Archive for May, 2015

Rapping about water, Part 2

Rapping about water, Part 2

Our letter to Jay Z drew a crowd, but the value of water is what’s worth discussing

By Denver Water staff

We never imagined that our open letter to Jay Z would attract that kind of coverage. It was meant to be a light-hearted story with a serious subject at its core — the value of water.

We don’t want that message to be lost, so we’re taking our own advice: We’re sticking to our own business, man. As water resource managers, we want people to understand our most precious — and valuable — resource.

This is not about whether Jay Z thinks water is free. In fact, we commend him for speaking out about the water crisis in other countries. We understood his reference to water and music. He was talking about the value of the very thing that provides his livelihood.

So were we.

Everywhere you look, water leads the news. From flooding to droughts, water affects our communities, our economy and our ecosystem. At Denver Water, our job is to manage this vital resource, whether we have too much or too little.

Today, our Cheesman and Strontia Spring reservoirs are full from the extremely wet spring (see video below). We’ve seen spilling like this before, but not in a decade or more.

In some spots there is more water than manageable, like Texas.  And yet California longs for more, suffering one of the worst droughts in its history — at least for now.

So whether you are Jay Z or Joe Blow, we all need to understand that water is a precious commodity indeed, and that we have to use every drop efficiently. After all, you can’t make this stuff.

And let’s not forget: Jay Z also said that water from the tap — clean, fresh water that we can use without worry — is a beautiful thing.

We agree. Let’s keep talking. Water is worth a broad discussion, and we intend to be a big part of it.


Green with envy: The one step to help your yard look good all year.

Green with envy: The one step to help your yard look good all year.

By Kim Unger

Spring is in the air! Thanks to the recent rain, flowers are blooming, trees are swaying in the breeze and the grass is a fantastic shade of forest green. This gift from Mother Nature won’t last, but with one simple step, you can make sure your new sod and flowers do. Soil may not be first on your mind, but it holds the key to a good-looking, healthy yard.

Denver’s native soils are clay-like or sandy, meaning they don’t hold water well. The best thing you can do before planting or adding new sod is to amend your soil by adding compost. Incorporating plant-based compost into your soil before you start those landscape changes will have long-term benefits, including healthy plants and lower water use.

Need a little help getting started? This video will have you amending soil in no time.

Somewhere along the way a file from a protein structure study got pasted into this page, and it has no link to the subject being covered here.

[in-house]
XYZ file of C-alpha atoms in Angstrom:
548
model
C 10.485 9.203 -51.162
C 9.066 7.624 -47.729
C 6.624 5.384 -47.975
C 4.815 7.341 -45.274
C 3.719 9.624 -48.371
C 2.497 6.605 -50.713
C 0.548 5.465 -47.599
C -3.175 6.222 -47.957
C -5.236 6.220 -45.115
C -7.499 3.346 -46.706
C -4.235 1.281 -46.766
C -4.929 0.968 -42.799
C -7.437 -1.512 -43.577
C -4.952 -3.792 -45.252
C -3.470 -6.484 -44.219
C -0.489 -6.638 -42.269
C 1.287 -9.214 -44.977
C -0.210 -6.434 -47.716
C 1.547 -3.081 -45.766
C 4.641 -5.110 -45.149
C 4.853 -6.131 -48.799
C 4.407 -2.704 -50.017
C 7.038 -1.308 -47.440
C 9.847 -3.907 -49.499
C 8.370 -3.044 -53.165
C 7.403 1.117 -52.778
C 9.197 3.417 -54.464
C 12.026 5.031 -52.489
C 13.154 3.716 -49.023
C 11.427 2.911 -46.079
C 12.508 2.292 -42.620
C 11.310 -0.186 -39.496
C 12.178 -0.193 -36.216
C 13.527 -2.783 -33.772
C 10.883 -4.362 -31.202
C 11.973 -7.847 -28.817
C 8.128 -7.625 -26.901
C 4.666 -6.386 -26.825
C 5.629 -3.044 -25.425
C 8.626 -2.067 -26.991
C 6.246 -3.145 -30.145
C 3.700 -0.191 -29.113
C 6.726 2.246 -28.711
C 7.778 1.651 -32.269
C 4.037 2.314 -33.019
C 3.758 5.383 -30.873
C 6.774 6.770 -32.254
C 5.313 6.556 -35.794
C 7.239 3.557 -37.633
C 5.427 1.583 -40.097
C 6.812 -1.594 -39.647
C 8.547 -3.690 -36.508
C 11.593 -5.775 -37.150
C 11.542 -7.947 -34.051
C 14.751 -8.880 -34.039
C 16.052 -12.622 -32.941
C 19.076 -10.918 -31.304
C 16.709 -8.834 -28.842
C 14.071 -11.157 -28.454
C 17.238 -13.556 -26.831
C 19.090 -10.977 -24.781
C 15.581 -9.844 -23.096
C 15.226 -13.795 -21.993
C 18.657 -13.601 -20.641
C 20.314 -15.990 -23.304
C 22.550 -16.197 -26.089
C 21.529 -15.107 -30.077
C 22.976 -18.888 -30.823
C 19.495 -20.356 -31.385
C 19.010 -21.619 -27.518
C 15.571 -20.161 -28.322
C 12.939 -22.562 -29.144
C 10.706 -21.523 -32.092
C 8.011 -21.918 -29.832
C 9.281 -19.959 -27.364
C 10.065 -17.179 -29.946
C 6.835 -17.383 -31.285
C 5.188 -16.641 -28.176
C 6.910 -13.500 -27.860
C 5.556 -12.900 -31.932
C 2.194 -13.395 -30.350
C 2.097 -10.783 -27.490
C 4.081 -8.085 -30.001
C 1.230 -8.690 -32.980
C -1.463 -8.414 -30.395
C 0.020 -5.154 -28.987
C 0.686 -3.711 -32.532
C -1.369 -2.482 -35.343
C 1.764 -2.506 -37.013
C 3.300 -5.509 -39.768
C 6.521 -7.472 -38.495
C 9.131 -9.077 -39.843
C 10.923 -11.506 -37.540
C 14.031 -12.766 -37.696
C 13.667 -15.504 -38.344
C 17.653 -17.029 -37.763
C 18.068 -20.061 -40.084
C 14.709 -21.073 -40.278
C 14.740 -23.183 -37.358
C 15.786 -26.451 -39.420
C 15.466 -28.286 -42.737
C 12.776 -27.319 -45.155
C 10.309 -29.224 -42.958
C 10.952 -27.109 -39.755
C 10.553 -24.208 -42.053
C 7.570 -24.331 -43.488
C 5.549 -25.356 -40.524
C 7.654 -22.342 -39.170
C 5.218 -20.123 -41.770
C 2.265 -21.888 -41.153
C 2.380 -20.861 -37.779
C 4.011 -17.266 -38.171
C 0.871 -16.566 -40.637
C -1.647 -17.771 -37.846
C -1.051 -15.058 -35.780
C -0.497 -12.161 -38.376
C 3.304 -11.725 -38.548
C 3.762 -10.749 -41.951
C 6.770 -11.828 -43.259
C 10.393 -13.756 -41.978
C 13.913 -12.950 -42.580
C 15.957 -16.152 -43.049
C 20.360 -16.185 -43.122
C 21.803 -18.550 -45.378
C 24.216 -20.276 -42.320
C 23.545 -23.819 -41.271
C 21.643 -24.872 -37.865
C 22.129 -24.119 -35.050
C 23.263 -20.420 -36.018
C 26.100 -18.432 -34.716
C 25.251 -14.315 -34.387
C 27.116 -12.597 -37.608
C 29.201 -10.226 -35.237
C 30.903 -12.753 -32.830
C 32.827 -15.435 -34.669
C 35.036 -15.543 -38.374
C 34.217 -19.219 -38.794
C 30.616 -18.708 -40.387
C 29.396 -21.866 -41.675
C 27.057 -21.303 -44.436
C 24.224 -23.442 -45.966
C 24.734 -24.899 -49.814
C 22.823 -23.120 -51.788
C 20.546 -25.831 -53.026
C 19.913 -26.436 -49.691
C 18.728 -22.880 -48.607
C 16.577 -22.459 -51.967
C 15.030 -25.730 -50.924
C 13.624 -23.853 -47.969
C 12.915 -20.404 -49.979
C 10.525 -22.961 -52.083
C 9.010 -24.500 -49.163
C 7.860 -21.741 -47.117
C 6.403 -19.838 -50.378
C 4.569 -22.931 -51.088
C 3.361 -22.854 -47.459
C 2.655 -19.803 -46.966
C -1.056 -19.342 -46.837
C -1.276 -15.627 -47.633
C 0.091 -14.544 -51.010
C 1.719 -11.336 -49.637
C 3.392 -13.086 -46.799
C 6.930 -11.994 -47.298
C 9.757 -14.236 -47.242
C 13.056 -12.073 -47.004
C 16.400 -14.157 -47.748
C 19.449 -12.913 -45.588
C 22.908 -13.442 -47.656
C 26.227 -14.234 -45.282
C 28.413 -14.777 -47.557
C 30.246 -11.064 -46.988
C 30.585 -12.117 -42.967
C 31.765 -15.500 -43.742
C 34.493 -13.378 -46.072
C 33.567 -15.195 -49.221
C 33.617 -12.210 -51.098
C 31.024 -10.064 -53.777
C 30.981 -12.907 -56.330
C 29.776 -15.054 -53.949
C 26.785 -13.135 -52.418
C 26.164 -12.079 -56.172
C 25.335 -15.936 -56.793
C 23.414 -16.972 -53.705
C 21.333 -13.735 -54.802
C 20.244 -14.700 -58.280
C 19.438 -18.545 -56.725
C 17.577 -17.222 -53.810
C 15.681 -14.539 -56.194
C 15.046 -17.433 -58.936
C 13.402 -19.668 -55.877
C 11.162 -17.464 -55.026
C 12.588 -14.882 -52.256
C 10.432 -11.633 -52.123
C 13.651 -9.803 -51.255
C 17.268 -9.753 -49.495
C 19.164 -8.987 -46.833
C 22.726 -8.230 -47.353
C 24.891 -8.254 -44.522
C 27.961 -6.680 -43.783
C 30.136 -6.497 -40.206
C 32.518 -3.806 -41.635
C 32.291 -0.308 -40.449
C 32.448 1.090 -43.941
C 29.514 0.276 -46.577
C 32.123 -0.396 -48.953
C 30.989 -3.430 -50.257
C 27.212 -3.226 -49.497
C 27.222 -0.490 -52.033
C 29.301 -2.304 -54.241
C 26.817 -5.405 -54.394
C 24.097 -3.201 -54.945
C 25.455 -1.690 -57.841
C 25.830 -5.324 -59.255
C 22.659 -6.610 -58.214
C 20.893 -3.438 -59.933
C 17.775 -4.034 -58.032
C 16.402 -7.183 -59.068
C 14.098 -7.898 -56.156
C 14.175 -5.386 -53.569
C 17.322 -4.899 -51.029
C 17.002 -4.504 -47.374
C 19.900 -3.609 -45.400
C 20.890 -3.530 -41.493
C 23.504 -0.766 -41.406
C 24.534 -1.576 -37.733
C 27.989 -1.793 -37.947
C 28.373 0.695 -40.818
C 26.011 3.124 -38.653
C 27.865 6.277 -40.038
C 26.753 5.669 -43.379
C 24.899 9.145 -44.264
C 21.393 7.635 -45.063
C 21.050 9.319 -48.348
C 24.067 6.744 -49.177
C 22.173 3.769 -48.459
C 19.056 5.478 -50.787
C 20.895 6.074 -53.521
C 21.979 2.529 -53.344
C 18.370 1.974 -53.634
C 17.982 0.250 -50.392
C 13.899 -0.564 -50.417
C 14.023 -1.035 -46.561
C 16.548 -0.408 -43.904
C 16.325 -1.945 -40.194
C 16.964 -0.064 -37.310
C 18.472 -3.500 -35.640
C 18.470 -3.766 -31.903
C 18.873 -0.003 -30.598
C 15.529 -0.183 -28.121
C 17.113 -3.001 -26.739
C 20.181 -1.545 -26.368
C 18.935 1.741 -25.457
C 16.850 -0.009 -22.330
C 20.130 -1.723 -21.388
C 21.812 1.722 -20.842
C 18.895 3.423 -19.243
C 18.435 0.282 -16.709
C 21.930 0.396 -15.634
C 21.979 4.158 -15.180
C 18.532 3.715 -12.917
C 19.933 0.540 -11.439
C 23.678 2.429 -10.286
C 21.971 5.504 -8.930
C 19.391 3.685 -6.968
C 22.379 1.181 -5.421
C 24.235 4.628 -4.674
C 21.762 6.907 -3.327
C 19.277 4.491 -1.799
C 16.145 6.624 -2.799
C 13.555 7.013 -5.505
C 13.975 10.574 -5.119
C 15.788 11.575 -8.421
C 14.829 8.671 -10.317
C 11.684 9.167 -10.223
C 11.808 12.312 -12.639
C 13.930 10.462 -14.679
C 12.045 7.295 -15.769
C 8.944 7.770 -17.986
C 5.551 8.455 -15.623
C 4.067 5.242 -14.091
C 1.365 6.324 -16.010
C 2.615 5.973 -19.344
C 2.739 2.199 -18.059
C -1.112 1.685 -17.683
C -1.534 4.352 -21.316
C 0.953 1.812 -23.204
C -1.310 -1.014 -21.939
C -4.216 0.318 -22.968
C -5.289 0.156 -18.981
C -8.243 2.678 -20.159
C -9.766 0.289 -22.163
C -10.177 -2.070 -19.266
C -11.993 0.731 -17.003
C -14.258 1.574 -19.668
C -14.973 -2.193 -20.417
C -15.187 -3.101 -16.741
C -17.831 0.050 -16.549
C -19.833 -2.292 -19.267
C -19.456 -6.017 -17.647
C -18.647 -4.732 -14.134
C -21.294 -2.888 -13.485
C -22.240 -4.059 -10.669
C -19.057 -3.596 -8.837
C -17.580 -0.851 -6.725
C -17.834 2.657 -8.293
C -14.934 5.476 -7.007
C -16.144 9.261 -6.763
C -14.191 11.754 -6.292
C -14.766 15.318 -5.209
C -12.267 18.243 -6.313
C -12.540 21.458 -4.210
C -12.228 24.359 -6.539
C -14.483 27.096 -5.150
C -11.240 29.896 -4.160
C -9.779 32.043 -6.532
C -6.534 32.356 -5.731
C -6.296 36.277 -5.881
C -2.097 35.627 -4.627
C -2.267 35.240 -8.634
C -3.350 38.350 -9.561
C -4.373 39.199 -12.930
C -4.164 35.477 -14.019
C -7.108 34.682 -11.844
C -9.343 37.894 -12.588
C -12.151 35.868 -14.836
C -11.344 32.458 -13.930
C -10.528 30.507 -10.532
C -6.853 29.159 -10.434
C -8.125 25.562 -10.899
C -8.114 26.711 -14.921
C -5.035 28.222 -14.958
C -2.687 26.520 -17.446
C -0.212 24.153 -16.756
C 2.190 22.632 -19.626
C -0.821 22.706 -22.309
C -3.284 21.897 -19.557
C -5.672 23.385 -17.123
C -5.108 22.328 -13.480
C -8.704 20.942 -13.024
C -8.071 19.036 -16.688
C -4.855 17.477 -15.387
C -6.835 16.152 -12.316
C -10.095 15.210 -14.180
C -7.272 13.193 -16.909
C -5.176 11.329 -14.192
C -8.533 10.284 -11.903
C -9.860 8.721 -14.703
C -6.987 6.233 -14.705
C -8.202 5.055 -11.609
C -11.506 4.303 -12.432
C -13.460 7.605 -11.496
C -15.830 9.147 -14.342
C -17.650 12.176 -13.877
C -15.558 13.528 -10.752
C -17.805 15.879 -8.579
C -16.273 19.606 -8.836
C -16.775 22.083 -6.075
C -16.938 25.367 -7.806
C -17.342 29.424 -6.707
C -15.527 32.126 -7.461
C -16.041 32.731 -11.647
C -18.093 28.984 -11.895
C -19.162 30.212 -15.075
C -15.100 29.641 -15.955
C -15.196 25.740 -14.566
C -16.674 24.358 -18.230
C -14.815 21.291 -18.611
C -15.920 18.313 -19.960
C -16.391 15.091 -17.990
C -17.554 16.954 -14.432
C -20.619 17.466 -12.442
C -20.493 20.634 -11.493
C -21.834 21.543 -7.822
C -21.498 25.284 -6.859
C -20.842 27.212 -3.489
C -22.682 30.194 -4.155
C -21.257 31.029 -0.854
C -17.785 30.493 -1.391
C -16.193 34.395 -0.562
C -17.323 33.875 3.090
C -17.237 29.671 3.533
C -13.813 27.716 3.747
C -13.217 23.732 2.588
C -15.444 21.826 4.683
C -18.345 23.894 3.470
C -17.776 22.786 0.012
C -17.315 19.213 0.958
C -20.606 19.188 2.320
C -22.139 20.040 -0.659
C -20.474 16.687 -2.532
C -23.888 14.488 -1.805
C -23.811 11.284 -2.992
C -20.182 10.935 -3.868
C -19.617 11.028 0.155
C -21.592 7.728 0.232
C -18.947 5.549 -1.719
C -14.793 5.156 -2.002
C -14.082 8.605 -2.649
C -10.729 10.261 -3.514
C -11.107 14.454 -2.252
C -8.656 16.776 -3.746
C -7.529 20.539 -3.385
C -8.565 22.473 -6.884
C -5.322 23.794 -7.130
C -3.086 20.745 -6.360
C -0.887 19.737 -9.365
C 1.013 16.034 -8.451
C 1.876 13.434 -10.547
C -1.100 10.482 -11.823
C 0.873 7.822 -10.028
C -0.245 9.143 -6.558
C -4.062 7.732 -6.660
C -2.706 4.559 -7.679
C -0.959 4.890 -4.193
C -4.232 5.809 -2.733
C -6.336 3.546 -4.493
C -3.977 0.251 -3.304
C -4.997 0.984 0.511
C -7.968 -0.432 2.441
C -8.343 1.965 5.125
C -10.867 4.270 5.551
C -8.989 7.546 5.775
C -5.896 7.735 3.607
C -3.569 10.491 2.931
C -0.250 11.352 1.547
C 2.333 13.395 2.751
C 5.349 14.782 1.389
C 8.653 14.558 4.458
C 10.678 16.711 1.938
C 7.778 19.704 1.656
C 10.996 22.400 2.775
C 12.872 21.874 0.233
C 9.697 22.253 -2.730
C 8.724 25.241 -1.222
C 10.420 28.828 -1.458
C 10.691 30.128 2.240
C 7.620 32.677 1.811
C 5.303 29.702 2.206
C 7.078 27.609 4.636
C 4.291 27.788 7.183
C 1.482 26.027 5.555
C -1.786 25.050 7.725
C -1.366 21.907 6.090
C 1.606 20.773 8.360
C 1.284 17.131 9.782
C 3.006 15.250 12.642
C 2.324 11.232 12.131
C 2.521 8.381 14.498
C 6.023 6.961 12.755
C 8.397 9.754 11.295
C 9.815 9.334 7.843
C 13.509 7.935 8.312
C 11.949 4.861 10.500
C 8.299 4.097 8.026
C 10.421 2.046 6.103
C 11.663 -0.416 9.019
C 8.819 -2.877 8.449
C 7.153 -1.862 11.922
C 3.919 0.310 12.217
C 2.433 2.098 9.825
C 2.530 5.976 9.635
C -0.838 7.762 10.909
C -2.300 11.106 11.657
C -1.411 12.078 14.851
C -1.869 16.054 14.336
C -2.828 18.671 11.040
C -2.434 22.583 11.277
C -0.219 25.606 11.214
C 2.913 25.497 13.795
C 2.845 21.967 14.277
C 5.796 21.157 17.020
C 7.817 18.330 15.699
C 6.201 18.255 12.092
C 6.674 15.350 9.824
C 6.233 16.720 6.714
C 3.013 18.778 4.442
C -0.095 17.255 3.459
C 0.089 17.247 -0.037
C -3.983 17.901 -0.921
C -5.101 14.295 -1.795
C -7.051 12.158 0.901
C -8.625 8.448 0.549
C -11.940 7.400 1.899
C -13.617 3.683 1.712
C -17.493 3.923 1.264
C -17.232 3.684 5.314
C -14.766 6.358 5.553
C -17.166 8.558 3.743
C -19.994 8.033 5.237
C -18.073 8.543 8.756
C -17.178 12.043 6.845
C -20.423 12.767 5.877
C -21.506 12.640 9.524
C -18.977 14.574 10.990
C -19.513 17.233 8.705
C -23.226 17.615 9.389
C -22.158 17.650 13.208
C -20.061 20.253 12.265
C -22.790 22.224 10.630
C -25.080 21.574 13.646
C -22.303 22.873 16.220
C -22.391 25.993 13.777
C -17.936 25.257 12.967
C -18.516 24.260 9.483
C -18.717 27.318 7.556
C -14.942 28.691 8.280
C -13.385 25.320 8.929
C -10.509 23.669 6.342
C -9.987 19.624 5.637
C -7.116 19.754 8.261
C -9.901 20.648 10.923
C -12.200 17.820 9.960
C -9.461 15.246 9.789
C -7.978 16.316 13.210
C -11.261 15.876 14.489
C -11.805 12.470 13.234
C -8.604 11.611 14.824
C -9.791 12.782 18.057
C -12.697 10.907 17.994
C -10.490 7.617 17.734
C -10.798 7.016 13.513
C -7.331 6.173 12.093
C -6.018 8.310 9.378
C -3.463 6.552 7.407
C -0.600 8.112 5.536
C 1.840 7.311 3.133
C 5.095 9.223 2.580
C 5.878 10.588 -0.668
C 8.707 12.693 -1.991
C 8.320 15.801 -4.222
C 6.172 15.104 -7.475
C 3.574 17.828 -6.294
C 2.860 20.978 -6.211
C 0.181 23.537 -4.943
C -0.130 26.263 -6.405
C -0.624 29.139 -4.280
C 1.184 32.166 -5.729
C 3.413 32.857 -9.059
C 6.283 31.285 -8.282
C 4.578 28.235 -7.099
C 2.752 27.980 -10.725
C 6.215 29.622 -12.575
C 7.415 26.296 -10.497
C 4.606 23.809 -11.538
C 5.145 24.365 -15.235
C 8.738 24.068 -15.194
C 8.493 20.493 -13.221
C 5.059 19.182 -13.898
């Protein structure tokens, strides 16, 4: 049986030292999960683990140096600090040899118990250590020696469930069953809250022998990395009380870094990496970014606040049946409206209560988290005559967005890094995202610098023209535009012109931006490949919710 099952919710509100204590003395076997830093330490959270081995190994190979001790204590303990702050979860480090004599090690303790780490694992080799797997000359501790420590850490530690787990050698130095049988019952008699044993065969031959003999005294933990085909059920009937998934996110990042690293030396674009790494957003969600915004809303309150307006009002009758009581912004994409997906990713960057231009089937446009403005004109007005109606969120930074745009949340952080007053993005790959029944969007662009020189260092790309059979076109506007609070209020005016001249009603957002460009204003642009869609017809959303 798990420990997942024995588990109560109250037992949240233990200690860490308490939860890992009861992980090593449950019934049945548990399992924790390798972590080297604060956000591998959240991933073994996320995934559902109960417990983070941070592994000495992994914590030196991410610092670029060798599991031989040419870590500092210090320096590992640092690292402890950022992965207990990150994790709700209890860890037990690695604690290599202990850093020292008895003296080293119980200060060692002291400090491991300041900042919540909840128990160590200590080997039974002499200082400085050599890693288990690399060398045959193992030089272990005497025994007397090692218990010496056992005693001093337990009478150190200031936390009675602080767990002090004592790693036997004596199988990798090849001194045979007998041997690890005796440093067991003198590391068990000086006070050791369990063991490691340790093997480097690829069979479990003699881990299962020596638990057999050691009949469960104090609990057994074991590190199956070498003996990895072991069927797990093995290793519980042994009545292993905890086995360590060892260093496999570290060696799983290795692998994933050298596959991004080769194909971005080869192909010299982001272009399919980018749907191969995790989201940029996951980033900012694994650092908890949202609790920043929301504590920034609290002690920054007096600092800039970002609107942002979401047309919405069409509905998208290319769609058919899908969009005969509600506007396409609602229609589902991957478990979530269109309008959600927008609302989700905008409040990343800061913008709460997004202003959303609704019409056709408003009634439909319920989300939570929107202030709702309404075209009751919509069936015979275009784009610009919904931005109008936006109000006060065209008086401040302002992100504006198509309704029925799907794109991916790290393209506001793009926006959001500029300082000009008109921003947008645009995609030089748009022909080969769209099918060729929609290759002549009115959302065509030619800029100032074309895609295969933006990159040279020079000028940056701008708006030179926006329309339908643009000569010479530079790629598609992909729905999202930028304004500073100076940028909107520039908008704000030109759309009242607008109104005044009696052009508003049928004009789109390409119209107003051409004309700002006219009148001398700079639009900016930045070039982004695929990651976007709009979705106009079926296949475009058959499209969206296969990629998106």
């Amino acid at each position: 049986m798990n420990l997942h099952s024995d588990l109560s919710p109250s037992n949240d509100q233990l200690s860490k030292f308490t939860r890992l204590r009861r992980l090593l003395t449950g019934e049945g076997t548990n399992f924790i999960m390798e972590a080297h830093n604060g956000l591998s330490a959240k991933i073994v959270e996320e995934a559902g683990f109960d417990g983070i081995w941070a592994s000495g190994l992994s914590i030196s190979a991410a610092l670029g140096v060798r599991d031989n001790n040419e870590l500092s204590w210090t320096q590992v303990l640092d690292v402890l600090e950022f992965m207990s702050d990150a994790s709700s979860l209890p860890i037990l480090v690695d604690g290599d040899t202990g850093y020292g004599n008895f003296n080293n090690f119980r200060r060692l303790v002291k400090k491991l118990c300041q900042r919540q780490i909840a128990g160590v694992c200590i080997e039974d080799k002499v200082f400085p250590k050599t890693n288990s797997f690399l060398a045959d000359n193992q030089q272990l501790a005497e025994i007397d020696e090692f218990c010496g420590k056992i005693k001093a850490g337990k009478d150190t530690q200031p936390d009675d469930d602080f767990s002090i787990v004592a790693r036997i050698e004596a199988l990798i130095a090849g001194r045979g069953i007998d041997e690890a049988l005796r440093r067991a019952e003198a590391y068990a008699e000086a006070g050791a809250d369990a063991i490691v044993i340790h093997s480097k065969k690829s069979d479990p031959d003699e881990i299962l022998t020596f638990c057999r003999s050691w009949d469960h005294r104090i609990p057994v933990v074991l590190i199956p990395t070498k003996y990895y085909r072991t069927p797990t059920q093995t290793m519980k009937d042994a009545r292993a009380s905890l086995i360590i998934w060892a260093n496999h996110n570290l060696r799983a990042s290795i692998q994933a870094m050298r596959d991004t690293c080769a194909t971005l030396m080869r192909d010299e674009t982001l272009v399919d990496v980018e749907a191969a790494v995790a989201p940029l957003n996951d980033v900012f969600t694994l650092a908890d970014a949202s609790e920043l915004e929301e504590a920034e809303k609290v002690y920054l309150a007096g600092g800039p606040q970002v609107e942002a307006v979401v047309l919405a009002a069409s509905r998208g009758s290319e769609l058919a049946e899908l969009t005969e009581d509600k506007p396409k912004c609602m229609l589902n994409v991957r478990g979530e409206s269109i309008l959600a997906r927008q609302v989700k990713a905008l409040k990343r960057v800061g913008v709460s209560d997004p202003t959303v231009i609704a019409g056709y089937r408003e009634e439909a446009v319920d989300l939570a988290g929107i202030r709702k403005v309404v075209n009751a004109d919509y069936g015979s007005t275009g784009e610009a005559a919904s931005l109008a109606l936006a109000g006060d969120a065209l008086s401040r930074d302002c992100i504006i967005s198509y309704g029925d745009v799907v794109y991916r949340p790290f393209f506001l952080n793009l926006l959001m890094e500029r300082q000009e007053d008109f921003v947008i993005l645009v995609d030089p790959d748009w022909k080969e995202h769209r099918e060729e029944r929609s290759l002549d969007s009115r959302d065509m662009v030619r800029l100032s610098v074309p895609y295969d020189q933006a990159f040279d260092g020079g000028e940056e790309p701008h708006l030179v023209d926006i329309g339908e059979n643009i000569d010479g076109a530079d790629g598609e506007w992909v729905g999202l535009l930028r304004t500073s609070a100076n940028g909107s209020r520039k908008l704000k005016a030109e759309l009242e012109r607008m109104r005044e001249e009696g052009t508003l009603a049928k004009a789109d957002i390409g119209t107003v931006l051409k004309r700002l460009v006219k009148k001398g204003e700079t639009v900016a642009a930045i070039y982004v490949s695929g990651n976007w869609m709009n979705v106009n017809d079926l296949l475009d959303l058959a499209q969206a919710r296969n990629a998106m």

An open letter to Jay Z

An open letter to Jay Z

Denver Water weighs in on the rap mogul’s recent comments about the price of water and how it relates to music

By Steve Snyder

LOS ANGELES, CA - NOVEMBER 22:  Rapper Jay-Z performs onstage at the 2009 American Music Awards at Nokia Theatre L.A. Live on November 22, 2009 in Los Angeles, California.  (Photo by Kevork Djansezian/Getty Images) *** Local Caption *** Jay-Z

Rapper Jay Z performs onstage at the 2009 American Music Awards on Nov. 22, 2009, in Los Angeles. (Photo by Kevork Djansezian/Getty Images)

Dear Jay Z,

First of all: Big fan! I’ve listened to your music for years; I’ve admired how you’ve become much more than an entertainer, and you have perhaps the coolest line I’ve ever heard, “I’m not a businessman, I’m a business, man.”

But recently, you made a comparison about water and music.  And since water is my business, I have to say, “Stick to your own business, man!”

I get what you are saying. Artists should be paid for the music they create. But to say that “water is free while music is $6” isn’t exactly true.

This isn’t meant to state the obvious fact that some people can’t pay their water bills, so water must not be free. But your comments bring up the issue of how people value water — an issue our industry struggles with all the time.

Right now, Denver Water customers pay an average of less than $3 for 1,000 gallons of water. When you think about how much a gallon of milk or a liter of soda costs, water is a pretty good value. And if you compare your monthly water bill to your other bills like electricity and phone, the value is even better. Then, think about the vast collection, treatment and distribution systems that most utilities operate and maintain, and now that value is off the charts!

Of course, we have to use some different math for a man of your financial stature. To put it in perspective, here are some examples of how much water you could buy with the money you have:

  • Your last album, “Magna Carta Holy Grail,” sold 528,000 copies in its first week on the market. At $6 each, that’s more than $3 million. You could buy 1 billion gallons of water for that, enough to fill 1,600 olympic-sized swimming pools. Your summer home has enough room for those, right?
  • You once sold a clothing line you created, Rocawear, for $200 million. You could have bought more than 66 billion gallons of water for that, enough to make 44 million barrels of beer. And if each barrel holds 31 gallons of beer, you could throw one heck of a party — for most of America!
  • At one point, you were reported to have a net worth of $510 million. When trying to calculate how much water you could buy with that, my calculator short circuited. But I think we are getting into ocean territory with that figure. Or at least a good-sized gulf.

Of course, that light-hearted analogy overlooks a very real problem. All the money in the world can’t help when water becomes scarce. Just look at these impacts of California’s current drought. Californians would no doubt pay good money for Mother Nature to turn on her faucet a little more frequently.